Some days later we finished unloading the exotic timber. Our next stop was west along the coast from Montevideo and up a river to pick up a load of sunflower seed for Antwerp in Belgium. We had quite a long way to go.

1 December 2011

Sea Life 1952. SS Springtide. Part 1.

First draft: Part 1.
I was unable to use up all my leave of 15 days.There was a package with orders for me to join the ship Springtide at Barry Docks in Cardiff, Wales. I took the early morning train going by via Crewe. Where just about everyone need to change trains, in those days, if your destination was south. At Crewe, there was always the inevitable wait for the connection  for your destination. Sometimes hours waiting time if your incoming train had been running late and causing you to miss your connection.

When I did arrive at Cardiff station together with my luggage, I caught a taxi down to Barry docks and the wharf where the Springtide was berthed. I got quite a shock when I first saw the Springtide; she seemed so small, just like the small coaster's I had sometimes seen hugging the coast line and crossing over to the continent. She was so dirty, too. I learn't  later, she was only 892 tons nett weight. The ships I had been used to, were much larger than the Springtide's small size. The black dirt, well I was soon to learn that it was coal dust. She was carrying a cargo of coal and our destination was to be Valencia in Mediterranean Spain. When I arrived in Cardiff that day, it was cold and damp, the sky was overcast; even wearing a heavy overcoat, the dampness seemed to penetrate everywhere. The mention of Cardiff today, always brings that cold grey day back to me.

The bridge and the accommodation was all aft,(to the rear of the ship), just like an oil tanker. The taxi driver dumped me and my luggage at the foot of the gangplank. A face peered over the side and looked  down on me and my luggage but said nothing. I said "I'm the new Sparks, can someone give me a hand with this lot". I didn't have to shout, the face was not far above me and the sight reinforced my view, of how small the Springtide was. He grunted and came down the gangway  grabbing some of my stuff and I took the rest. We went on board and he paused, felt in his pocket and then he (we) went up a ladder to what looked like a large metal box standing, welded between 2 lifeboats, overlooking the rounded aft deck. He took a key out of his pocket and opened the door on the side of the 'box", this was to be my cabin.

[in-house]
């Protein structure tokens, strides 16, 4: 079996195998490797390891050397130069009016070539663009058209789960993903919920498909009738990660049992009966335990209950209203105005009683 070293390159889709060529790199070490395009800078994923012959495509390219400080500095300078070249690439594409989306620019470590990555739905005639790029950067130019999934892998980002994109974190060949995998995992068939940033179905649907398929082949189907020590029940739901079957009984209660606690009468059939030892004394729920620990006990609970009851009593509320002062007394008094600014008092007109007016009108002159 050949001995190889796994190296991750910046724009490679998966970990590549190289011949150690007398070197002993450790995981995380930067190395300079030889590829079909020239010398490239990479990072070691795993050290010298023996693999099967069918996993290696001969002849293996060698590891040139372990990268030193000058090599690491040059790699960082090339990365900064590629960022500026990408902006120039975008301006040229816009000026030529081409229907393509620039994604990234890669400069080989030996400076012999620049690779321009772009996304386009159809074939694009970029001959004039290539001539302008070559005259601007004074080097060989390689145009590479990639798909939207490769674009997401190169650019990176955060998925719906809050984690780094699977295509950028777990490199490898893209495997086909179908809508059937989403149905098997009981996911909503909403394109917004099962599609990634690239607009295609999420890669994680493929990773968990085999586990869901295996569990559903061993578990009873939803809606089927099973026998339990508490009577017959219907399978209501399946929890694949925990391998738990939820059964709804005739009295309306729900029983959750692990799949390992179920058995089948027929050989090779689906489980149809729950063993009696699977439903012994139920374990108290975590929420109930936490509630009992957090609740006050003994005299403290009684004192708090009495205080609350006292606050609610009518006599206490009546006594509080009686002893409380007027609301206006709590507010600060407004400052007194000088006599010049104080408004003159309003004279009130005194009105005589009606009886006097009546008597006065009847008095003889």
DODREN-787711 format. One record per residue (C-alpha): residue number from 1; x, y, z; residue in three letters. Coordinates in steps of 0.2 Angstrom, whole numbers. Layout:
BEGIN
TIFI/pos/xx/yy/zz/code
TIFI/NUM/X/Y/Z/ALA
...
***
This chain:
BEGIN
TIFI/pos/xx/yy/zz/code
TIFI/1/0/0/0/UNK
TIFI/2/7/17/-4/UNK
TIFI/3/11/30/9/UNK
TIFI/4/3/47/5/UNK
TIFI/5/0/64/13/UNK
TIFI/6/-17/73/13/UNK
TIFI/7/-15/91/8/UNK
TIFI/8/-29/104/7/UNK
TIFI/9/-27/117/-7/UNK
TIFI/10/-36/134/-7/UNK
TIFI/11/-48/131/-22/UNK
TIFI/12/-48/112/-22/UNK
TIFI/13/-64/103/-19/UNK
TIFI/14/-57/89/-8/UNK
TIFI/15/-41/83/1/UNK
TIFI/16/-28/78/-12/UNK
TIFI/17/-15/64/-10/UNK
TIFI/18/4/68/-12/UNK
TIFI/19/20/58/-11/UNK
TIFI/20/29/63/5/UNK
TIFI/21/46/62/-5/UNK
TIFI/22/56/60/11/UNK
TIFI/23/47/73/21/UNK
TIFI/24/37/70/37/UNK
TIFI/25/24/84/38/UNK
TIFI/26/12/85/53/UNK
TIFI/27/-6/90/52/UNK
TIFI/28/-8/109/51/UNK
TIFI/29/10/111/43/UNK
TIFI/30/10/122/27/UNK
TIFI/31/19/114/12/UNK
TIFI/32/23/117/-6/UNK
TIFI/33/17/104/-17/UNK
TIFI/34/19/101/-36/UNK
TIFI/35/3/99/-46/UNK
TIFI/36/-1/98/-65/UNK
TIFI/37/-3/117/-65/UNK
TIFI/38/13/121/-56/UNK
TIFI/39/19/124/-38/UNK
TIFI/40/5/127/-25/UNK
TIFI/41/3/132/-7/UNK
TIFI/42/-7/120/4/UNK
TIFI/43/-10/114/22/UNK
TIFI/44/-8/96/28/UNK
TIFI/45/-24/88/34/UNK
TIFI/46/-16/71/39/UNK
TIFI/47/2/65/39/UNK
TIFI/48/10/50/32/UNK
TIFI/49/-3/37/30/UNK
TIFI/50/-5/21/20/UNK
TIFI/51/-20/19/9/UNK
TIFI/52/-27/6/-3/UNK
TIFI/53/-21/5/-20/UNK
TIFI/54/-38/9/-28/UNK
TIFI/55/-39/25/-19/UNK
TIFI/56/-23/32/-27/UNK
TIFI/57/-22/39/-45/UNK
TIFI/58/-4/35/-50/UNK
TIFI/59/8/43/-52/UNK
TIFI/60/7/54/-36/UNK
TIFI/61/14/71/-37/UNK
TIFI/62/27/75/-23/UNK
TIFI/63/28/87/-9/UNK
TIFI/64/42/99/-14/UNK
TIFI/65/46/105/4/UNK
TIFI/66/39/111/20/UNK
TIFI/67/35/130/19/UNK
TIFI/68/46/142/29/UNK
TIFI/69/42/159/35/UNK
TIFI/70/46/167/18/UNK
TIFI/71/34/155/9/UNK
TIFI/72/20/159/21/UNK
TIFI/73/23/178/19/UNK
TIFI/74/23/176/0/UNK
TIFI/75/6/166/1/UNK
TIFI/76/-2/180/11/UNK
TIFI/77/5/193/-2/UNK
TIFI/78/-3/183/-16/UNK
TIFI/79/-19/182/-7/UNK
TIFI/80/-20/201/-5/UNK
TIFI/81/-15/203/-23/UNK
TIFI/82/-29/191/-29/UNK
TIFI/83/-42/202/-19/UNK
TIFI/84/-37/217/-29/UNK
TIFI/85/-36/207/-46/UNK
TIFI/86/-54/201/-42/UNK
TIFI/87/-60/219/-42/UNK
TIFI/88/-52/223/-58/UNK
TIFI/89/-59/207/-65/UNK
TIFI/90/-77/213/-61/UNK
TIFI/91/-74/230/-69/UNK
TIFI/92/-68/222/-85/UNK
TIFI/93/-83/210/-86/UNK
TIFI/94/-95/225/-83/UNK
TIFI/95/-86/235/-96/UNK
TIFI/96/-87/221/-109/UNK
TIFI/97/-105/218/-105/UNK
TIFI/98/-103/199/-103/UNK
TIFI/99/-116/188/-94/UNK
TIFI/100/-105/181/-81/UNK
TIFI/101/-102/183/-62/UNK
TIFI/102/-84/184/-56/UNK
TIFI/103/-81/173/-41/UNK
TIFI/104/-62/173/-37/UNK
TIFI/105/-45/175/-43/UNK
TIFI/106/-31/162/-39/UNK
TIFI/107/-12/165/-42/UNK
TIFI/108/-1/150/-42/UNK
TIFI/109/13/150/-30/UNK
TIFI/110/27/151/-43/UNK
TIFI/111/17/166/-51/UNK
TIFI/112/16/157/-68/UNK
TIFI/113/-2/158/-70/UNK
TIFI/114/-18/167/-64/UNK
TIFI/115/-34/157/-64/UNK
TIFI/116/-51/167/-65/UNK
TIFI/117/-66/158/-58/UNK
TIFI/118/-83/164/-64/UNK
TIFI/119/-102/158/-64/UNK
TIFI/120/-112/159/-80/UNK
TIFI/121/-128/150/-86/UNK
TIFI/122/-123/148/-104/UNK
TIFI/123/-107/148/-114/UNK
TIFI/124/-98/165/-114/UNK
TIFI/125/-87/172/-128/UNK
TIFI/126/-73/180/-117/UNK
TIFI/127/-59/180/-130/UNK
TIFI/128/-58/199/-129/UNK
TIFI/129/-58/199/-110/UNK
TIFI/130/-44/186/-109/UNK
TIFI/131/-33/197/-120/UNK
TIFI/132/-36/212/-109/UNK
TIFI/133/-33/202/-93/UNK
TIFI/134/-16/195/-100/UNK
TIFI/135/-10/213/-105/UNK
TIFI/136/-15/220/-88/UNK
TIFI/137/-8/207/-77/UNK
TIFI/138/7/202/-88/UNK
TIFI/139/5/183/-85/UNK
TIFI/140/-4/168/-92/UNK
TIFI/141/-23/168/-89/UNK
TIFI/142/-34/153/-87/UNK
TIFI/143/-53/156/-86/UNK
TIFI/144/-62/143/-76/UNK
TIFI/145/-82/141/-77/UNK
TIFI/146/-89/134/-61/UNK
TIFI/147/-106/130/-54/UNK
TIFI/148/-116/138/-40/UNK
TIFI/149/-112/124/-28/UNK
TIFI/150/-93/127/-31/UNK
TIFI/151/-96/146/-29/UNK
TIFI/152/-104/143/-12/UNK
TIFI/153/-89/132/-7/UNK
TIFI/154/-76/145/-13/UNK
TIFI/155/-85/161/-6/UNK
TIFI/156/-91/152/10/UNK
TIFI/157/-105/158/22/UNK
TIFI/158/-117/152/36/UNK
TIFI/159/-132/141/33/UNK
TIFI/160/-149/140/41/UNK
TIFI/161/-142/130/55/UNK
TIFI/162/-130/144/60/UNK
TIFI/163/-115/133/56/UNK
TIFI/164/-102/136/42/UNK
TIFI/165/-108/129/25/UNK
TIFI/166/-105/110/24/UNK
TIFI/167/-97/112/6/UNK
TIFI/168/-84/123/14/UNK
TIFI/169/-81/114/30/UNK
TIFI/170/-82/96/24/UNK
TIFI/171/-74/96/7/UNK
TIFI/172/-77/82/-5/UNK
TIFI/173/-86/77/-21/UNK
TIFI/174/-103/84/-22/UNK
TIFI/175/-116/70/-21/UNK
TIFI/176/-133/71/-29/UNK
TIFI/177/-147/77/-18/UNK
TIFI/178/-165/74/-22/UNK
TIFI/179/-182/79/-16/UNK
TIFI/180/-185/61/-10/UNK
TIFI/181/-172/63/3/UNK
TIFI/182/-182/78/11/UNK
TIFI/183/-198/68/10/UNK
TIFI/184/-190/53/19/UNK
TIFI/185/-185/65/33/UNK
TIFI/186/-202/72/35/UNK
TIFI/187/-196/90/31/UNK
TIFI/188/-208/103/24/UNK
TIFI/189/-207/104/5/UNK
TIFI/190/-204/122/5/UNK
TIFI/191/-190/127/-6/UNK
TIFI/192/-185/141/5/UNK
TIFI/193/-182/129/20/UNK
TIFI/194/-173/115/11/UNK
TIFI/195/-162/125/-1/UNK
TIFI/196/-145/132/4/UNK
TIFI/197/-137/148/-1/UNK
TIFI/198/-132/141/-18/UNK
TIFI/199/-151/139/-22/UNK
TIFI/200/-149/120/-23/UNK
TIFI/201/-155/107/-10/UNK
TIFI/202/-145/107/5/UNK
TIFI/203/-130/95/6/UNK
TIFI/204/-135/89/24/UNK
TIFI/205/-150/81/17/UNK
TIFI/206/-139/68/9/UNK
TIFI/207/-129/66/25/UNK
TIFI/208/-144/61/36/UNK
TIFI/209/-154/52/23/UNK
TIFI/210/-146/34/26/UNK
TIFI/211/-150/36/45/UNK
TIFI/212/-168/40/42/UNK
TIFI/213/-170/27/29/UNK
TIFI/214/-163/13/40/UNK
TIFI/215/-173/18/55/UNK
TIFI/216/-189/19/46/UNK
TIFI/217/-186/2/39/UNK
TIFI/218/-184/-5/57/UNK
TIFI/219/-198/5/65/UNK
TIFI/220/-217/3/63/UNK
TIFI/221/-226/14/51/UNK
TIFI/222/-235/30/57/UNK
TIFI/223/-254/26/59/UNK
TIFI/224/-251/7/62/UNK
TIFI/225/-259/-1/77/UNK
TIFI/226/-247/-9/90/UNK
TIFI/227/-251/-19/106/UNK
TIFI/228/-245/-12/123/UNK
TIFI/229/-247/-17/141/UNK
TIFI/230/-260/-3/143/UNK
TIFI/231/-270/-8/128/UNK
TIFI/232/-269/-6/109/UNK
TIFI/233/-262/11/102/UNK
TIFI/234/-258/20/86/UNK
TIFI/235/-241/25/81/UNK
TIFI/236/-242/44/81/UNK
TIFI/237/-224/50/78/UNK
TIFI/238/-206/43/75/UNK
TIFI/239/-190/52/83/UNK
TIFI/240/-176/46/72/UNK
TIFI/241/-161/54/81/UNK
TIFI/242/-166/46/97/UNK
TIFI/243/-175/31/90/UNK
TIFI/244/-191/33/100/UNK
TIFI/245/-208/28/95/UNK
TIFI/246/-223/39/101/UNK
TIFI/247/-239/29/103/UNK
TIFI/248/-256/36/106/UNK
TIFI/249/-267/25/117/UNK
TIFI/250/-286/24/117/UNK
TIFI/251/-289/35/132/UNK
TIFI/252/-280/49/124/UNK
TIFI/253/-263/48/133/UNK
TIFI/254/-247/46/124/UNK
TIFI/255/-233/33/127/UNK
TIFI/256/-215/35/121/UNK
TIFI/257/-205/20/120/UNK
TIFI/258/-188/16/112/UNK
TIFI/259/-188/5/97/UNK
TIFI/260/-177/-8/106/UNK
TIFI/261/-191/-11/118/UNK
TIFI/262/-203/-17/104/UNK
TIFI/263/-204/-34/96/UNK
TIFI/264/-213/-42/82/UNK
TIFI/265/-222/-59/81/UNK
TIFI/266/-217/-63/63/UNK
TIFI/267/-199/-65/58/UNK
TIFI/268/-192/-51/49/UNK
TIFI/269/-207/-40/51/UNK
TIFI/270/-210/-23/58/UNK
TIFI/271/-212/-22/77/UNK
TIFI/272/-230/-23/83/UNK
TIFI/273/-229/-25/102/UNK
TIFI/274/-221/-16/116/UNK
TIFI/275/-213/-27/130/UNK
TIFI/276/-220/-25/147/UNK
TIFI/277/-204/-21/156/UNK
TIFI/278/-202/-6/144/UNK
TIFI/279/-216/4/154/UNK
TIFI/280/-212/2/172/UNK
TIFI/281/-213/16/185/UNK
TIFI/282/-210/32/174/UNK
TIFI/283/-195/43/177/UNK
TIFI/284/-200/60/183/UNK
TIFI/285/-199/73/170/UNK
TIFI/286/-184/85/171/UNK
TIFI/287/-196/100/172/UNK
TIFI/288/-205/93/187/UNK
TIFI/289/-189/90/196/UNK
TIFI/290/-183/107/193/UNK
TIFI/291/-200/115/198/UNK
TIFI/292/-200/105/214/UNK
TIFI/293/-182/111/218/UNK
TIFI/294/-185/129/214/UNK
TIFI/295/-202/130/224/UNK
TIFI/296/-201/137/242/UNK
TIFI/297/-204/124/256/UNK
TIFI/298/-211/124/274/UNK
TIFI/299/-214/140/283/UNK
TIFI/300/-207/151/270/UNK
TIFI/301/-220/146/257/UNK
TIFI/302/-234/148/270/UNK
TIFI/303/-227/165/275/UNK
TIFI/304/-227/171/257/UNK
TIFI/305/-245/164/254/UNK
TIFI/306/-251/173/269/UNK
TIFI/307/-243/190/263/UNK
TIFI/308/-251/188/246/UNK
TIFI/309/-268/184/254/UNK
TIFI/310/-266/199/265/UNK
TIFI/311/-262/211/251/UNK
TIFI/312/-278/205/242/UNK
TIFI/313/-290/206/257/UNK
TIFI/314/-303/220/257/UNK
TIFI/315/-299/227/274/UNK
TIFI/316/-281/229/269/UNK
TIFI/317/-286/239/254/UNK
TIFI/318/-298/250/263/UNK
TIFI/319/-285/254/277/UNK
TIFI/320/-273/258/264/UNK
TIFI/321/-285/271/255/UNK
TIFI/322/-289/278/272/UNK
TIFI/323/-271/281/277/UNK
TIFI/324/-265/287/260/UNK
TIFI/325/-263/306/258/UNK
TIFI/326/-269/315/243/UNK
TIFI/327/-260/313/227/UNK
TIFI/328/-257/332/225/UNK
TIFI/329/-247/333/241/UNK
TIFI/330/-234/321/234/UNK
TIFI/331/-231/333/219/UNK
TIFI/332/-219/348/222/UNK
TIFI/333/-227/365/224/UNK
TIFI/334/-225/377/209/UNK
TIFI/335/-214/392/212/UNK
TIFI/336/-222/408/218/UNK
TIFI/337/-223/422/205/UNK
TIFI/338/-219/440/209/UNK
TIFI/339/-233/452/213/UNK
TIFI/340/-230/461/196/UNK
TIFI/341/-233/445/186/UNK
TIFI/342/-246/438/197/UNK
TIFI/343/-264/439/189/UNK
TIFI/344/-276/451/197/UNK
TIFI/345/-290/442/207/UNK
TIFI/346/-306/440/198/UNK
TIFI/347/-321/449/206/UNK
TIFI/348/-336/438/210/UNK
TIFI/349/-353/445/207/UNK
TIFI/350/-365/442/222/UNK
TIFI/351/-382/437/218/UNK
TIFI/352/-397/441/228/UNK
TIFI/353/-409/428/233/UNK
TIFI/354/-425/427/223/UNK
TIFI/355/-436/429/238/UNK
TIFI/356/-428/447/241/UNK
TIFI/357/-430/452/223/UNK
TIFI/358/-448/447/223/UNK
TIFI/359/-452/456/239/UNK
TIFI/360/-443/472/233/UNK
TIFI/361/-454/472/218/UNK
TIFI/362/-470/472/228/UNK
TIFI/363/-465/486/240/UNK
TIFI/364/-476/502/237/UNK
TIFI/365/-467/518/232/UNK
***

We dumped my stuff in the "box" (cabin) and he grunted "I'll show you the wireless room. We made our way for'ard  towards the bridge and tucked to the rear of the bridge was the radio room. He gave me the keys and left me to it. I then made my way to the bridge and the chartroom to see about signing on. There was no one there. I wandered around and still no one, so I wandered back to my "box" and unpacked my stuff. Later as I sat contemplating, I heard a voice with a foreign accent calling me, I answered. An oily  haired dark man stood there, he said the first mate wanted see me, "up in the chartroom, soon". We went there together. The chief officer was also an accented dark haired man, he smiled, shaking my hand, saying "I have waited for you to sign on".  I told him I had visited the bridge earlier but could not find anyone. He shrugged and said "we busy, Captain not here". I signed  on the Springtide on November 26th 1952.